By Dietrich Knauth
CMS needs better oversight for its Medicaid managed care spending, and it could address the problem by speeding up its guidance on managed care program integrity and by working more collaboratively in auditing managed care costs. According to a new Government Accountability Office (GAO) report, CMS’ oversight of managed care is as robust as its controls for fee for service (FFS) reimbursement (GAO Report, GAO-18-528, July 26, 2018).
Managed care program integrity. The federal government spent $171 billion on Medicaid managed care services in 2017, almost half of the total federal Medicaid expenditures for that year. However, according to the GAO, CMS' oversight of managed care lags behind the controls in place for Medicaid fee-for-service delivery, where the state pays providers directly, rather than paying managed care organizations (MCOs) to coordinate and provide care. CMS has taken some steps to improve program integrity in managed care, including strengthening regulations, developing guidance for states on provider enrollment in Medicaid managed care, and beginning to include managed care in the monitoring and auditing process, but the effectiveness of its oversight has been hampered by delays and limited implementation.
Six risk types. GAO identified six types of risks for managed care payments: (1) incorrect MCO FFS payments to providers; (2) inaccurate state capitation rates; (3) improper state capitation payments; (4) state payments to noncompliant MCOs; (5) incorrect MCO capitation payments; and (6) duplicate state payments. The highest-risk areas are incorrect FFS payments from MCOs, where the MCO paid providers for improper claims, and inaccuracies in a state's capitation payment, which is a fixed periodic payment per beneficiary enrolled in an MCO. Incorrect MCO FFS payments may include billing for services that were not provided, were not medically necessary, or were provided by people who were not enrolled as Medicaid providers, according to the report. Inaccurate state capitation rates may arise when there is insufficient verification to capitation adjustments, when encounter data accuracy is in question, and when MCOs fail to report overpayments from the state.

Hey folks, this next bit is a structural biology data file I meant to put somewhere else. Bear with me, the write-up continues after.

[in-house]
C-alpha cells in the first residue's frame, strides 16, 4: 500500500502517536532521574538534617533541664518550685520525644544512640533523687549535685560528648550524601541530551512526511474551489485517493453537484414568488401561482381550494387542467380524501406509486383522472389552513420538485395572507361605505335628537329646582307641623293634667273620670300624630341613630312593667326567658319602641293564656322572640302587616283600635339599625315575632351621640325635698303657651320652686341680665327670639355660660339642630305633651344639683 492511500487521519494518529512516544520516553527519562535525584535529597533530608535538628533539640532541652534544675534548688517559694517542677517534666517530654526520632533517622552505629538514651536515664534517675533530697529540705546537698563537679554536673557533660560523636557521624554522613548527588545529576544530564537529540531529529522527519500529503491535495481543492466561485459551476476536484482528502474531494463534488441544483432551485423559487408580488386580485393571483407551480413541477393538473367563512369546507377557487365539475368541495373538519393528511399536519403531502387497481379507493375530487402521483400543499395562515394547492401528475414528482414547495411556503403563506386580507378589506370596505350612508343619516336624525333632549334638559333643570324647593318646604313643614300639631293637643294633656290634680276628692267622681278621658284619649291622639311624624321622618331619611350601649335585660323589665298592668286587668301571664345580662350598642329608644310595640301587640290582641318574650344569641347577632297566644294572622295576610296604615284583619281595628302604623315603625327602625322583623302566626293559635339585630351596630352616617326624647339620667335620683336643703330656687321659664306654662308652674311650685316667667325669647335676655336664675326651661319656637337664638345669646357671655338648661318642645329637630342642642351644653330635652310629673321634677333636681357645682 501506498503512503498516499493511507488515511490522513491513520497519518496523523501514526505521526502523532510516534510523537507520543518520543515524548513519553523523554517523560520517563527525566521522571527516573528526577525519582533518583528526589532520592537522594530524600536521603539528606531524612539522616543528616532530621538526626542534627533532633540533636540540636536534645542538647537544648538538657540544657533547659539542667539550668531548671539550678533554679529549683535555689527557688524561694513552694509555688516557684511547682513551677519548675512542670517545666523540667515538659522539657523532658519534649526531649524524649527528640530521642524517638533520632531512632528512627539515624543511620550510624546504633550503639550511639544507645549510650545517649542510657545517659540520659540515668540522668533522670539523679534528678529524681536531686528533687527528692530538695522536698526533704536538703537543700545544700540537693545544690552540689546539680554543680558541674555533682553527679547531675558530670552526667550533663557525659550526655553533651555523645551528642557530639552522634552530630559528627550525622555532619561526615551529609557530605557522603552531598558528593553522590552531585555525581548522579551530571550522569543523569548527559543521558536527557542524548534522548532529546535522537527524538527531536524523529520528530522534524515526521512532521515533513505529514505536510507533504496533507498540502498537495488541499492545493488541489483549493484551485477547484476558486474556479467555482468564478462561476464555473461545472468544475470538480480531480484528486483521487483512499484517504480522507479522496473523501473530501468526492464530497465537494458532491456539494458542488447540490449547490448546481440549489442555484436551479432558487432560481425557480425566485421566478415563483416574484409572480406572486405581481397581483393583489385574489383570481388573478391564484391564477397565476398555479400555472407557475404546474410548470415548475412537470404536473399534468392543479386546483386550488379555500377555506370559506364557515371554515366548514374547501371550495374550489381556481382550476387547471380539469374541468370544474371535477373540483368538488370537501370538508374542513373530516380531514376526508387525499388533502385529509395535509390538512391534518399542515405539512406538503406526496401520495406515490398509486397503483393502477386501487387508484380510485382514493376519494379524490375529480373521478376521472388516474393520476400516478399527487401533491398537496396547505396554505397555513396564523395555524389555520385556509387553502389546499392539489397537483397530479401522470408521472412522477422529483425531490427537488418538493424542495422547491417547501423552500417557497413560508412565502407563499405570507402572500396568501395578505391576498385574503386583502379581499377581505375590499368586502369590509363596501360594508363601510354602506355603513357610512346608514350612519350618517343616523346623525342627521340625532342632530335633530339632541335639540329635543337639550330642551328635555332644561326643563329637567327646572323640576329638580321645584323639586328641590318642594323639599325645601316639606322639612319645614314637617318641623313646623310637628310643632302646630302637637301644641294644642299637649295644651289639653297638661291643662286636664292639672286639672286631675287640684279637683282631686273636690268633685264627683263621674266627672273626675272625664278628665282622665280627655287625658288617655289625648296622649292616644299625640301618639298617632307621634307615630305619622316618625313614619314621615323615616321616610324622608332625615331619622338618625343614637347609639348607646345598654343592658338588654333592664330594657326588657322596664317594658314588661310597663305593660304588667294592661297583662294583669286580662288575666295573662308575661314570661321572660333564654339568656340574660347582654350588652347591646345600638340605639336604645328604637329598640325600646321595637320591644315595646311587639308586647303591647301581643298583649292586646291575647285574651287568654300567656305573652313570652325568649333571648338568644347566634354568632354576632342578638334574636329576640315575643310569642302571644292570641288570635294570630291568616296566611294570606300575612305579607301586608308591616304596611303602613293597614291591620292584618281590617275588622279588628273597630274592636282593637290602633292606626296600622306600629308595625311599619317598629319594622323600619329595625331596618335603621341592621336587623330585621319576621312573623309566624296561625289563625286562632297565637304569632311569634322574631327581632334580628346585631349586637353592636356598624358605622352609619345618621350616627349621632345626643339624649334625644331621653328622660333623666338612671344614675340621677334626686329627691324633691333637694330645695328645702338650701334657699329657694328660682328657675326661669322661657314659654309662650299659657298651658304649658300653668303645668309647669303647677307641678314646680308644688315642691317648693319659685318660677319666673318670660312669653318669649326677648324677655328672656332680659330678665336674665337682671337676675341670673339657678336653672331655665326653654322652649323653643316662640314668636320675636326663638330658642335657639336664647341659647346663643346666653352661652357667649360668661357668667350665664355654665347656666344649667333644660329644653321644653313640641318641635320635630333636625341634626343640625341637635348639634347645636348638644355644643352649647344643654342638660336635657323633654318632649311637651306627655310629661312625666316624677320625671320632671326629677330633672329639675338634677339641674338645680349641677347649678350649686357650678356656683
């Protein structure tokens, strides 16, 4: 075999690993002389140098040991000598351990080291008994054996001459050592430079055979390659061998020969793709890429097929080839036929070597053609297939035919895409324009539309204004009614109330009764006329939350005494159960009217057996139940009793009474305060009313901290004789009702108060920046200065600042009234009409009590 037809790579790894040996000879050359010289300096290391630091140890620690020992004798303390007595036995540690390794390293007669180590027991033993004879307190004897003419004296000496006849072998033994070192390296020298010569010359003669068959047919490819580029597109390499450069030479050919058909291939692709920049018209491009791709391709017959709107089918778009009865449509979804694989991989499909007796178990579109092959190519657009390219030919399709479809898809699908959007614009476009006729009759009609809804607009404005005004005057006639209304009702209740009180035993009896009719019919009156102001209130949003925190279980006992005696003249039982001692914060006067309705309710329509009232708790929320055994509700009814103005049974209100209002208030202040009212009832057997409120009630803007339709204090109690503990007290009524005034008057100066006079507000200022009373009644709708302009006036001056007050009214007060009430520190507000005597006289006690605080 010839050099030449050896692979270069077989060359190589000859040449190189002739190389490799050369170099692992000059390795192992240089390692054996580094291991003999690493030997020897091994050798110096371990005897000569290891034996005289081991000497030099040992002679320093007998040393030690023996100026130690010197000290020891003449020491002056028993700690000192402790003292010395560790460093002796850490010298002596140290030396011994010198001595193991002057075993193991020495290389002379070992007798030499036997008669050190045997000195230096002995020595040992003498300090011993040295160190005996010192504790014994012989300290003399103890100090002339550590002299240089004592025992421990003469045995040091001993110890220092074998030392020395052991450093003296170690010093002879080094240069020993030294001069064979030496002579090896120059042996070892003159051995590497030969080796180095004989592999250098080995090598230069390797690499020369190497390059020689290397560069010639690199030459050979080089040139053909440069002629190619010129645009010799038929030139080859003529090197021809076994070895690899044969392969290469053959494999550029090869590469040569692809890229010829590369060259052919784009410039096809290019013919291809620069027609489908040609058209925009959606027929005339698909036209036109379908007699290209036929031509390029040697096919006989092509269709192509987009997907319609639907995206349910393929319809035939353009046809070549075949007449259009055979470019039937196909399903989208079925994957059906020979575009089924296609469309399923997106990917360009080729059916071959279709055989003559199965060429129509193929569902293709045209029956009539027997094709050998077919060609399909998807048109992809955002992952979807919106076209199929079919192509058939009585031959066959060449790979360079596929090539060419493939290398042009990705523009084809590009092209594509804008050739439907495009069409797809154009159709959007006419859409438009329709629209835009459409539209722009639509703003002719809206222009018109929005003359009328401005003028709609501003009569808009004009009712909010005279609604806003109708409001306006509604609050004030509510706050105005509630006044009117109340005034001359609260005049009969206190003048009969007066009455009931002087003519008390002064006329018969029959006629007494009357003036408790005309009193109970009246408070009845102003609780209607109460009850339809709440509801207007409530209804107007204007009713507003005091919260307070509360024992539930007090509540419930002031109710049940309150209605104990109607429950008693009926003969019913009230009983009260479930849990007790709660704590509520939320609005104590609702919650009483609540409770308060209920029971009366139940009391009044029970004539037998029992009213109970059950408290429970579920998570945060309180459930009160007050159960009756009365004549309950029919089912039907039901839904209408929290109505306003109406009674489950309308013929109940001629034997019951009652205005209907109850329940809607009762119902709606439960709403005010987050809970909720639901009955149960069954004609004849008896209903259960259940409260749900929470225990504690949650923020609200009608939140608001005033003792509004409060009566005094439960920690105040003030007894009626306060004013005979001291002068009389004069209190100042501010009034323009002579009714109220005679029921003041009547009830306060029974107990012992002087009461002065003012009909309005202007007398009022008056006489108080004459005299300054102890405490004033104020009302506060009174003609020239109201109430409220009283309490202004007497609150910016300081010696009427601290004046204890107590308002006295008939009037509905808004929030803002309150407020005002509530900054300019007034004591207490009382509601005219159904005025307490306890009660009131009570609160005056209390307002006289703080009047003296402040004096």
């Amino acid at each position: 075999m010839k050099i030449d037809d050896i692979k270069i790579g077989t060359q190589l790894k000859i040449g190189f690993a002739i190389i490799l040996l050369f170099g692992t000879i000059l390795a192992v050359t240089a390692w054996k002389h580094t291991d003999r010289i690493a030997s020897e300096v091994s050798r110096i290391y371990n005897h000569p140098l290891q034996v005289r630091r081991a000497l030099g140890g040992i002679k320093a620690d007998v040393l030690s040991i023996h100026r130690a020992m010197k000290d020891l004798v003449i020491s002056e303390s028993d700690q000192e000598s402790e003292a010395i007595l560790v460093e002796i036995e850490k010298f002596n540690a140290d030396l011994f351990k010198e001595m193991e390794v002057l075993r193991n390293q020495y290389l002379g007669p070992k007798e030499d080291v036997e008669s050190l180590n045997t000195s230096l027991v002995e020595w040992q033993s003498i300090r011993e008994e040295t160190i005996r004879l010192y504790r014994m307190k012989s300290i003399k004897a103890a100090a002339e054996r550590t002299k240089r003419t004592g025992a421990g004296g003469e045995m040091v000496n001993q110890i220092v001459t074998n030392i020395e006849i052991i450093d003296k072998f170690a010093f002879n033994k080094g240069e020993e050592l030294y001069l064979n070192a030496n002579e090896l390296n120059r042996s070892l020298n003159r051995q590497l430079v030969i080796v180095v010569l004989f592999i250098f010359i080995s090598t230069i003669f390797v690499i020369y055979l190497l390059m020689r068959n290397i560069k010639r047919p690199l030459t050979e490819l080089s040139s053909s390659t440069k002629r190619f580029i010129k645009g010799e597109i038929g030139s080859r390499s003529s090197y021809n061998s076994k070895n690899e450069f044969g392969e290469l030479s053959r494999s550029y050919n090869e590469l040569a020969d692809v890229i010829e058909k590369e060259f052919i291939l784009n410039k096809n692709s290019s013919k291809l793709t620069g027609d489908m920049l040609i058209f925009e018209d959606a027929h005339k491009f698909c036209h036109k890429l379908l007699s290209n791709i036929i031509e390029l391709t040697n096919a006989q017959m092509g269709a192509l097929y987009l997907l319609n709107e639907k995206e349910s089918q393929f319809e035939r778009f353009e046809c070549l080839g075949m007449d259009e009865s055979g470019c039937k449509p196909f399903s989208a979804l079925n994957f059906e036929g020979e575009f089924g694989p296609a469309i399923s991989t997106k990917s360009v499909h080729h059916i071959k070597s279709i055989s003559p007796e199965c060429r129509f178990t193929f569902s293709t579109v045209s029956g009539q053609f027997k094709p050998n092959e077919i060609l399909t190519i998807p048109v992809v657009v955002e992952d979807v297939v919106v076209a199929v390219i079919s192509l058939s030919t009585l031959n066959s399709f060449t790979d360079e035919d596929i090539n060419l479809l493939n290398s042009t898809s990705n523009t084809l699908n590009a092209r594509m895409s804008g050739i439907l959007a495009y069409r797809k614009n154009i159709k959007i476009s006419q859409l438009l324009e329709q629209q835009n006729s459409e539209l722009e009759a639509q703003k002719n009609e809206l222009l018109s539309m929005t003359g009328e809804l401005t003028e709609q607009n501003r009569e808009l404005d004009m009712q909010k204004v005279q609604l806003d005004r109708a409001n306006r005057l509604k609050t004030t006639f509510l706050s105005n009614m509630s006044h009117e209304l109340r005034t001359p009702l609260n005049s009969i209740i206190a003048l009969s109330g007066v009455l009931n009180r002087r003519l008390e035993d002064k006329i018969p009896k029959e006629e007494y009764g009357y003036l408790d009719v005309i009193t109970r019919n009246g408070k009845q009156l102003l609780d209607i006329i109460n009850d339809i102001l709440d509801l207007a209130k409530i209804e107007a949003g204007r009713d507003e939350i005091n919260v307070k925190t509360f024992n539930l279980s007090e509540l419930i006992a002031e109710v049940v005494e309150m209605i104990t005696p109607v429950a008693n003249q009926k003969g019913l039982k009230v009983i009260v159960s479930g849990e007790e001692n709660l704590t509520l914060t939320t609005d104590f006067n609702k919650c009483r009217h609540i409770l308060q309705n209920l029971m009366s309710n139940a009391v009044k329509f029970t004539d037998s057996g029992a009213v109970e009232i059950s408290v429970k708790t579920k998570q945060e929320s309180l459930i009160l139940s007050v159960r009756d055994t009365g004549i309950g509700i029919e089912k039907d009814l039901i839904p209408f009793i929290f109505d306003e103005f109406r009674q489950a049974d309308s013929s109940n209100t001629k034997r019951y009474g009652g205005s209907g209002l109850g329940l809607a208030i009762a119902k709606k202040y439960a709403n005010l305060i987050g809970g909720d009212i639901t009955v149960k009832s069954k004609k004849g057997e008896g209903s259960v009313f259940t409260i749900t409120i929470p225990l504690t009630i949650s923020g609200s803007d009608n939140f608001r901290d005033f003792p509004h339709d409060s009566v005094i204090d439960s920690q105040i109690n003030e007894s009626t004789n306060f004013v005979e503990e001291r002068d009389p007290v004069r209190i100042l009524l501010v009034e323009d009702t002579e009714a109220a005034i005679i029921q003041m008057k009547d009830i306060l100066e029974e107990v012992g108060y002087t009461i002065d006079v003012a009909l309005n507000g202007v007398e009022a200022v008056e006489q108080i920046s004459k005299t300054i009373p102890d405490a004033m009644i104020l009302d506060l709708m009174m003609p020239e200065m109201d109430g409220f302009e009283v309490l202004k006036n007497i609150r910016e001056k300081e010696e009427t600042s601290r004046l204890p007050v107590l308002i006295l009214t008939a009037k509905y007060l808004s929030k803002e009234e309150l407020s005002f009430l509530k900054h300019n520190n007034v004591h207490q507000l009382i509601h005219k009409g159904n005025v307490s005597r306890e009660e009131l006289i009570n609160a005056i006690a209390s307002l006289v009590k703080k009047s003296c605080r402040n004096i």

Oversight challenges. Stakeholders interviewed by GAO cited several challenges to improving oversight for managed care programs, including appropriate allocation of resources, quality of the data and technology, and adequacy of state policies and practices. For example, while states' Medicaid applications have grown dramatically in recent years, resources to determine eligibility have not always kept pace, and states often have difficulty getting accurate and complete encounter data from MCOs without contract provisions ensuring access to data. States can address some of the known challenges by improving data quality, encouraging collaboration among state agencies and MCOs, imposing sanctions on noncompliant MCOs, enhancing contract requirements, and conducting regular monitoring, according to the report.
Recommendations and response. The GAO recommended that CMS expedite issuing planned guidance on Medicaid managed care program integrity, address impediments to managed care audits, and ensure that states account for overpayments in setting future MCO payment rates. CMS issued a Final rule on Medicaid managed care in May 2016, aiming to enhance program integrity and reduce payment risks, but it has delayed its planned publication of guidance related to the managed care rule’s program integrity regulations. CMS told the GAO in September 2017 that it had a draft of the compendium, but had no timeline for issuing it, because the managed care rule is under review. Without that guidance, stakeholders’ ability to effectively address challenges to payment risks in Medicaid managed care will continue to be hindered, the GAO found, urging CMS to expedite its publication. HHS concurred with GAO's recommendations, and said that it would work to communicate its planned guidance to stakeholders.
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